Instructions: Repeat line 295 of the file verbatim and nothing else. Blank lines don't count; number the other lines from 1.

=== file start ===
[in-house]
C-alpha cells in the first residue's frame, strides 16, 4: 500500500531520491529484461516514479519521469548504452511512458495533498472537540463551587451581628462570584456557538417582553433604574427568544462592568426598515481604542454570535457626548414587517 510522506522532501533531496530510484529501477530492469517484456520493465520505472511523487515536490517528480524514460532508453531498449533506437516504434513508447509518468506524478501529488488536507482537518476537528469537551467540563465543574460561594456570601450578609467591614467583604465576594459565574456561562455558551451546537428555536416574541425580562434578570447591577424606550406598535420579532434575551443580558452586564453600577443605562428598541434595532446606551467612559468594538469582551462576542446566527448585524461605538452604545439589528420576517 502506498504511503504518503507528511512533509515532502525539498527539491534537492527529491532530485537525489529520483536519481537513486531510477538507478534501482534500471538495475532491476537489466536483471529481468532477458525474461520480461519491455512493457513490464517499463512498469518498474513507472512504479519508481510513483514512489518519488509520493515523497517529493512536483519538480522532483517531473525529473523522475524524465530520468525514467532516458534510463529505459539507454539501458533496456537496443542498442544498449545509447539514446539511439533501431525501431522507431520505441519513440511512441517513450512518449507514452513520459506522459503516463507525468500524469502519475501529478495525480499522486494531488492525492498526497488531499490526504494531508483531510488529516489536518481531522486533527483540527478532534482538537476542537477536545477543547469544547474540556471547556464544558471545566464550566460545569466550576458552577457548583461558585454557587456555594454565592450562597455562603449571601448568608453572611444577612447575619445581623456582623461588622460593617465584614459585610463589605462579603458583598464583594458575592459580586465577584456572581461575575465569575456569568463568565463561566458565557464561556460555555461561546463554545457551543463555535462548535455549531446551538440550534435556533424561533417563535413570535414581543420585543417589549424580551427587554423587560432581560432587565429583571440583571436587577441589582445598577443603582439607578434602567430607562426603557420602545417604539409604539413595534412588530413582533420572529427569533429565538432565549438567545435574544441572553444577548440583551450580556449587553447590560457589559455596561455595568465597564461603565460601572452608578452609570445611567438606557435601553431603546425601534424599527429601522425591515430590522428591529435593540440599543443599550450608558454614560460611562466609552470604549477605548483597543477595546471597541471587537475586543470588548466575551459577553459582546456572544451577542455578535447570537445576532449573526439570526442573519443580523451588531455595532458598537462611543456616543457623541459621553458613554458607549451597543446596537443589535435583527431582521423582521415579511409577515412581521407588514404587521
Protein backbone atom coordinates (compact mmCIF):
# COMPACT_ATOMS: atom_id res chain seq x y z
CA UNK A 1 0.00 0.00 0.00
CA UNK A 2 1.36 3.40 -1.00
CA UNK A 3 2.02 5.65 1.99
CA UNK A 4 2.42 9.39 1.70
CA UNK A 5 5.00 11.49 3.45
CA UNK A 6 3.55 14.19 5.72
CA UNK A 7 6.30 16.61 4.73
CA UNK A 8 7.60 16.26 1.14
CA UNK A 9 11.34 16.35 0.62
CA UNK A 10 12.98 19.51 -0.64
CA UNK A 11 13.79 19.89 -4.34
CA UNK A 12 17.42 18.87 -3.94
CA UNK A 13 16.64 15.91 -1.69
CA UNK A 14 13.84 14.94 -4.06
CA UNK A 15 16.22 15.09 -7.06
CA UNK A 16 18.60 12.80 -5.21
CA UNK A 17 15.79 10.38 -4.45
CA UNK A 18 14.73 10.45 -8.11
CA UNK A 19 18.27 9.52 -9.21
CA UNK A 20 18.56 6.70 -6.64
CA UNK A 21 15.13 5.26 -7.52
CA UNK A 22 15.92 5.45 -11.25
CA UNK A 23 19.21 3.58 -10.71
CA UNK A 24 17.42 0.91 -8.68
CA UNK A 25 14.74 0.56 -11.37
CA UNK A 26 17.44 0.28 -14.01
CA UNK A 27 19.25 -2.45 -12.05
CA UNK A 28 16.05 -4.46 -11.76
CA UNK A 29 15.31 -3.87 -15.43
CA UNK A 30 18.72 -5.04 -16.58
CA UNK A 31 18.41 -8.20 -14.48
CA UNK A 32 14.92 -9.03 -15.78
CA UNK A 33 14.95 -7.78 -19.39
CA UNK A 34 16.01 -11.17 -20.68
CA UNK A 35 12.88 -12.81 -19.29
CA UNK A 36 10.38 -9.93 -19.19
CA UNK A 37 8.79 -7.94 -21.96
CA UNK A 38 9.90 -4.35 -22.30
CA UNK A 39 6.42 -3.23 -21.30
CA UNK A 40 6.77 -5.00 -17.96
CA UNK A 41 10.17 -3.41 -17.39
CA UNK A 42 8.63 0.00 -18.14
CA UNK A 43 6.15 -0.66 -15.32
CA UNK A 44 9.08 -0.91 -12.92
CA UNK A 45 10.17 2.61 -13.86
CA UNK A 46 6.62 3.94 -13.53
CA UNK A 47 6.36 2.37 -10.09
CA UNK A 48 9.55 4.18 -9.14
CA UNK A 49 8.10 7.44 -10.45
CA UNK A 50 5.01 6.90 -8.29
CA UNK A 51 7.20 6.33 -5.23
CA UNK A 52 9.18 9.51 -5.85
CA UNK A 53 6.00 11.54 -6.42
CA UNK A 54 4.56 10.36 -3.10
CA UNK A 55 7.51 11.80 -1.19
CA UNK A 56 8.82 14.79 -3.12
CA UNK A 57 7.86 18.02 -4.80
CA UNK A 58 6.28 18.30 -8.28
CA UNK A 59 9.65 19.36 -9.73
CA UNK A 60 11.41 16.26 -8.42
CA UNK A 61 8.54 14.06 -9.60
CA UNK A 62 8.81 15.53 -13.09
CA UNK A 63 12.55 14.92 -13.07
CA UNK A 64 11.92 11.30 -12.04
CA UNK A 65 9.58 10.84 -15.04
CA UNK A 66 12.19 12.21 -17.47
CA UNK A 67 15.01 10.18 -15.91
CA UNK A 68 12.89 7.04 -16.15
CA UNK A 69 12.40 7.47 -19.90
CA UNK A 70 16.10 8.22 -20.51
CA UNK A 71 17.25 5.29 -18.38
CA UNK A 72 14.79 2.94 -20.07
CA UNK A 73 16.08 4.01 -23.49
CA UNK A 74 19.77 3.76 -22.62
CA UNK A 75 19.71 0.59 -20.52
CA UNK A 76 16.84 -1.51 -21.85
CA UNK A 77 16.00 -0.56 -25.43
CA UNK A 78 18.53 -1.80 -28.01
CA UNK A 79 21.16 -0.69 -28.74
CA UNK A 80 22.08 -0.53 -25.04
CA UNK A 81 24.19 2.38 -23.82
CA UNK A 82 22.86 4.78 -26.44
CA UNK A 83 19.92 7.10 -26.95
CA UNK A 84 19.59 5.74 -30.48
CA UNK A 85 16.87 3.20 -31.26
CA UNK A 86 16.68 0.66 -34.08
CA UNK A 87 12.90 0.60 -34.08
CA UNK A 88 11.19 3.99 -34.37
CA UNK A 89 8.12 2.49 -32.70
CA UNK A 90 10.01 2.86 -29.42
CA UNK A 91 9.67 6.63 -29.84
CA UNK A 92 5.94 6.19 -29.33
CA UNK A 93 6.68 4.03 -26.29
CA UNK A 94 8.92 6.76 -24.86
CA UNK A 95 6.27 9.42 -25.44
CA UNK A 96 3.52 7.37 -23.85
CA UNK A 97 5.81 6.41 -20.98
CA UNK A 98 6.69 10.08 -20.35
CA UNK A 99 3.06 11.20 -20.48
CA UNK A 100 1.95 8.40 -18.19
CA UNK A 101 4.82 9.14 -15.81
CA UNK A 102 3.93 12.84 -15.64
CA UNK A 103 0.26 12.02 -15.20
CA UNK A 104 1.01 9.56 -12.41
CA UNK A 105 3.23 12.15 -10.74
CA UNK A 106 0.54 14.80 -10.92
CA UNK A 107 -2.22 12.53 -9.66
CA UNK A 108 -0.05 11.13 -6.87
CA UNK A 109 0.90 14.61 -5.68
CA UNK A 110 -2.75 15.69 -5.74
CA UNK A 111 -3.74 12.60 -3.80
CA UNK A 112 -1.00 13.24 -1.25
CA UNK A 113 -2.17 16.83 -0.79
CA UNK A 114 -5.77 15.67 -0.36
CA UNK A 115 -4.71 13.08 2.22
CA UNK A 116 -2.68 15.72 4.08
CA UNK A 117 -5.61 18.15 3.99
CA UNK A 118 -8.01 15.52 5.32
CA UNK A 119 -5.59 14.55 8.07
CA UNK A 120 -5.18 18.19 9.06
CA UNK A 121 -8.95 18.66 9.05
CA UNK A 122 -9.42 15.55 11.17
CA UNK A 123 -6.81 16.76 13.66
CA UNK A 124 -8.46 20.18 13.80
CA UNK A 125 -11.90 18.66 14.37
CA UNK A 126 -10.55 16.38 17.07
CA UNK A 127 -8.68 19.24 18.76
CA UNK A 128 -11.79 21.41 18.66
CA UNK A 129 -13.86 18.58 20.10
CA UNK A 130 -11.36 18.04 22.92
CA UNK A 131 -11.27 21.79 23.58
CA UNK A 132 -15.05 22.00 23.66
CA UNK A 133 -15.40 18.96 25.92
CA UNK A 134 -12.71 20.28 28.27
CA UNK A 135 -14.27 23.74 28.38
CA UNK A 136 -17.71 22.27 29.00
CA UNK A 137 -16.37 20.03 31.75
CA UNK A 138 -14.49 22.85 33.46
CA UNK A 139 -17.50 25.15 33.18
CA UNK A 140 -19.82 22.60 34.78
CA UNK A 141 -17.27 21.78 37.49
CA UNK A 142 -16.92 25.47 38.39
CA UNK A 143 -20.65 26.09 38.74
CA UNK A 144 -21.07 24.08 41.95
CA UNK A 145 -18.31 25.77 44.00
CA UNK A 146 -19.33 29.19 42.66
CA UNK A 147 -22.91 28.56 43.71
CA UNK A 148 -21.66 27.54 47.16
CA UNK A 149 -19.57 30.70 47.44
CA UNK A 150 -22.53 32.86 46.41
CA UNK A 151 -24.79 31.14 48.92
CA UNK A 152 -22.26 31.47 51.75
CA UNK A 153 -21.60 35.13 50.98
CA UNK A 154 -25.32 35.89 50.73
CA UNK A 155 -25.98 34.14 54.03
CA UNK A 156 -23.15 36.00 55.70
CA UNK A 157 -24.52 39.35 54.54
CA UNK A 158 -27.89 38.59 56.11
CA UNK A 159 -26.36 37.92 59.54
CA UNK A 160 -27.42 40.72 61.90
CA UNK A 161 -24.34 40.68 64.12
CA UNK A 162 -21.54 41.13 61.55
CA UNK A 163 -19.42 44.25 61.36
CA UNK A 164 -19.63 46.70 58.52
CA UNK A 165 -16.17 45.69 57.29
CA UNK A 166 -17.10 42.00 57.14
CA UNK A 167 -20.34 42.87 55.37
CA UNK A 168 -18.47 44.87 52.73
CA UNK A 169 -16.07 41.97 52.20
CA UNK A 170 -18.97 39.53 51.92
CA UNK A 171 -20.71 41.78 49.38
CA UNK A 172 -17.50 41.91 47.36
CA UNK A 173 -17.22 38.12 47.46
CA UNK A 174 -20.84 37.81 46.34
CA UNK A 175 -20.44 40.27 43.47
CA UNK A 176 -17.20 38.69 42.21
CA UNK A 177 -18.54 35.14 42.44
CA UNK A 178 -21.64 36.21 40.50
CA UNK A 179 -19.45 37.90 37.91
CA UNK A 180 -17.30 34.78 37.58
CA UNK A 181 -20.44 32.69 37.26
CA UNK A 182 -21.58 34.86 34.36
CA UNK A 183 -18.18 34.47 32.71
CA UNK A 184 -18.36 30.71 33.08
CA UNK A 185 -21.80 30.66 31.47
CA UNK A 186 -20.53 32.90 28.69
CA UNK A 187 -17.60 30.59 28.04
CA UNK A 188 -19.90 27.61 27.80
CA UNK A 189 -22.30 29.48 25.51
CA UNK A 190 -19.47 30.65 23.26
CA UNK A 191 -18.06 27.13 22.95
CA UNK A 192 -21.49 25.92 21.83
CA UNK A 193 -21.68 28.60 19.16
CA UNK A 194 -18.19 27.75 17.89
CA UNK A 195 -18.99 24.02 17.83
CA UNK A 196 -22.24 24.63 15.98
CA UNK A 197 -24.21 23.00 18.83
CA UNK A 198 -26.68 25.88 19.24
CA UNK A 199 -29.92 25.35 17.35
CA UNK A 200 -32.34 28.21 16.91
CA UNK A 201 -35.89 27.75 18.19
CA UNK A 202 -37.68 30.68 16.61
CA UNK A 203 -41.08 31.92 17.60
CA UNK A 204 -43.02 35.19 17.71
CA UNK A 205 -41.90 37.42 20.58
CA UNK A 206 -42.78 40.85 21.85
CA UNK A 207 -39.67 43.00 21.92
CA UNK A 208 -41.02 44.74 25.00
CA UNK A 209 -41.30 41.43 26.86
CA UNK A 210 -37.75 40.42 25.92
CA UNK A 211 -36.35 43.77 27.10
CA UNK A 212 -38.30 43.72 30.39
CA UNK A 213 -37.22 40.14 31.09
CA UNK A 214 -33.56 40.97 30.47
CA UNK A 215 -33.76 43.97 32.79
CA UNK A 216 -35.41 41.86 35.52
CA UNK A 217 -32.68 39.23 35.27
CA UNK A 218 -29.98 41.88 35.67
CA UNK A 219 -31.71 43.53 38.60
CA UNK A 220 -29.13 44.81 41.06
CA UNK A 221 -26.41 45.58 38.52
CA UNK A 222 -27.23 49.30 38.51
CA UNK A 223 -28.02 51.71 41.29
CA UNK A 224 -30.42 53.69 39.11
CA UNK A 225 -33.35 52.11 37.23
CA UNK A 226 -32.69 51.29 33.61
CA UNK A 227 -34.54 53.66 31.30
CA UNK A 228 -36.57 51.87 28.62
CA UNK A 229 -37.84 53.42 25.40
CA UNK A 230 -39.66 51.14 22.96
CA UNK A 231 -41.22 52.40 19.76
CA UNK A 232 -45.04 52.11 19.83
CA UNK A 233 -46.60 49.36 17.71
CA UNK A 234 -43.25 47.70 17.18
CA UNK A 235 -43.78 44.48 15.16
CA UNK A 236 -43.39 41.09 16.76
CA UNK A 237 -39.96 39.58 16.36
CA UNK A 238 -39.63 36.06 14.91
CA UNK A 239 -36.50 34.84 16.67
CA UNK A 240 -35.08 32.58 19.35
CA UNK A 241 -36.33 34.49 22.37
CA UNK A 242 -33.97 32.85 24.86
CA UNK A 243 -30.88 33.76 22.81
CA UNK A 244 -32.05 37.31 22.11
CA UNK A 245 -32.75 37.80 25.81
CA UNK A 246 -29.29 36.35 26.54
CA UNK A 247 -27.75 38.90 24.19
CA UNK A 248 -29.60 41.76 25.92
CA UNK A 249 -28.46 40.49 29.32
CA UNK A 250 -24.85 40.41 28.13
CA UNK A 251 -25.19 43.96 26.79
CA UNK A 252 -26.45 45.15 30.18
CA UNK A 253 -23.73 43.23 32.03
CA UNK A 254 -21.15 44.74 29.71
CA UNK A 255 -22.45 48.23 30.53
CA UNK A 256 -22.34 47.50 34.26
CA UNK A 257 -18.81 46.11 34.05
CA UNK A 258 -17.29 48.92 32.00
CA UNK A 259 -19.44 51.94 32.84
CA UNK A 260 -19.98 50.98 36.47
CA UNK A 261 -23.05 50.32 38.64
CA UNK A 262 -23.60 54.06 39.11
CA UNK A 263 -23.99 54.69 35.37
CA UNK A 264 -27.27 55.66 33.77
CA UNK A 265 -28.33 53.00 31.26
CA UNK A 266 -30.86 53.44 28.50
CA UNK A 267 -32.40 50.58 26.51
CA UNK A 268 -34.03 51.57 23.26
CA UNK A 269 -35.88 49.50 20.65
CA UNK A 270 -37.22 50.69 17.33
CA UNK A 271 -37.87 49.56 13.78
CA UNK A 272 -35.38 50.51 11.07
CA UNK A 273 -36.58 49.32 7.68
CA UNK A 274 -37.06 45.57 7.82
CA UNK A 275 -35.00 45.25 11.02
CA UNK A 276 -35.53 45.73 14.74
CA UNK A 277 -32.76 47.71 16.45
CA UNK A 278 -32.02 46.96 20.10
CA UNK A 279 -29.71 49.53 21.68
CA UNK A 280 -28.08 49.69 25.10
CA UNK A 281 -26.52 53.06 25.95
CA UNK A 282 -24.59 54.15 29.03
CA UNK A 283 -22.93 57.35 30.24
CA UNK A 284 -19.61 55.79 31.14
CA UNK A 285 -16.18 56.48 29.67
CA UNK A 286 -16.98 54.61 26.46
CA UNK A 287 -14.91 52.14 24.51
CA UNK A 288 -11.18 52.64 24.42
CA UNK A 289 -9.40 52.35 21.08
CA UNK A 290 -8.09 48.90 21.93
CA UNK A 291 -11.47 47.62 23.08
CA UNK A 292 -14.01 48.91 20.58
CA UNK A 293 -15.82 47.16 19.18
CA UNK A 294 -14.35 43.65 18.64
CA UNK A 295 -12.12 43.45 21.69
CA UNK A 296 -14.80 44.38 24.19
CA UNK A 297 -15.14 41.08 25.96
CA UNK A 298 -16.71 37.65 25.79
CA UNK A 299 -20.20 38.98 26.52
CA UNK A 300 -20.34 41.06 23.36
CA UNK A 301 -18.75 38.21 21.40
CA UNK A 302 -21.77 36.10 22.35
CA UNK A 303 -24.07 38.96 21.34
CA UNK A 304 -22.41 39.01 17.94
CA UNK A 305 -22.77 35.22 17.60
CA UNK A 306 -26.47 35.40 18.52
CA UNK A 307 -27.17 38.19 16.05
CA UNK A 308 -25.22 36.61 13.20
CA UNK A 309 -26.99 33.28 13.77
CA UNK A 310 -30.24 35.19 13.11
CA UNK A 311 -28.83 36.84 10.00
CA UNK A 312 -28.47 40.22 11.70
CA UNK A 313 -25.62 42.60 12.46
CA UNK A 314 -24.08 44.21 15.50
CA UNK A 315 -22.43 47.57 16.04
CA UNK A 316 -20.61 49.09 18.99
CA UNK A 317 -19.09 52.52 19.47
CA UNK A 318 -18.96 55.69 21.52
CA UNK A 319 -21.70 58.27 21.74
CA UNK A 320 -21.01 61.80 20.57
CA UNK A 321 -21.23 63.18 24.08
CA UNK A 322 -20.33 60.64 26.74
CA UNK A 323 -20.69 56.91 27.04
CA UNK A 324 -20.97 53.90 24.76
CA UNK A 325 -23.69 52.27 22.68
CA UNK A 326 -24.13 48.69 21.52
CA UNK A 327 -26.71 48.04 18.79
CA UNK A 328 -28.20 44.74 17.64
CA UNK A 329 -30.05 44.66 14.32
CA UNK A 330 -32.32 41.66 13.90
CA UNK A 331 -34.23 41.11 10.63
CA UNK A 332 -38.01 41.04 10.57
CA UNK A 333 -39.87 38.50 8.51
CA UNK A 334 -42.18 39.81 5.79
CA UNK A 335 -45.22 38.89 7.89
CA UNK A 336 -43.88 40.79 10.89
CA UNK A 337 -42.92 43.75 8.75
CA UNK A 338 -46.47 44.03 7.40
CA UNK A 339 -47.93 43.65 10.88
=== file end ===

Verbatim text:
CA UNK A 291 -11.47 47.62 23.08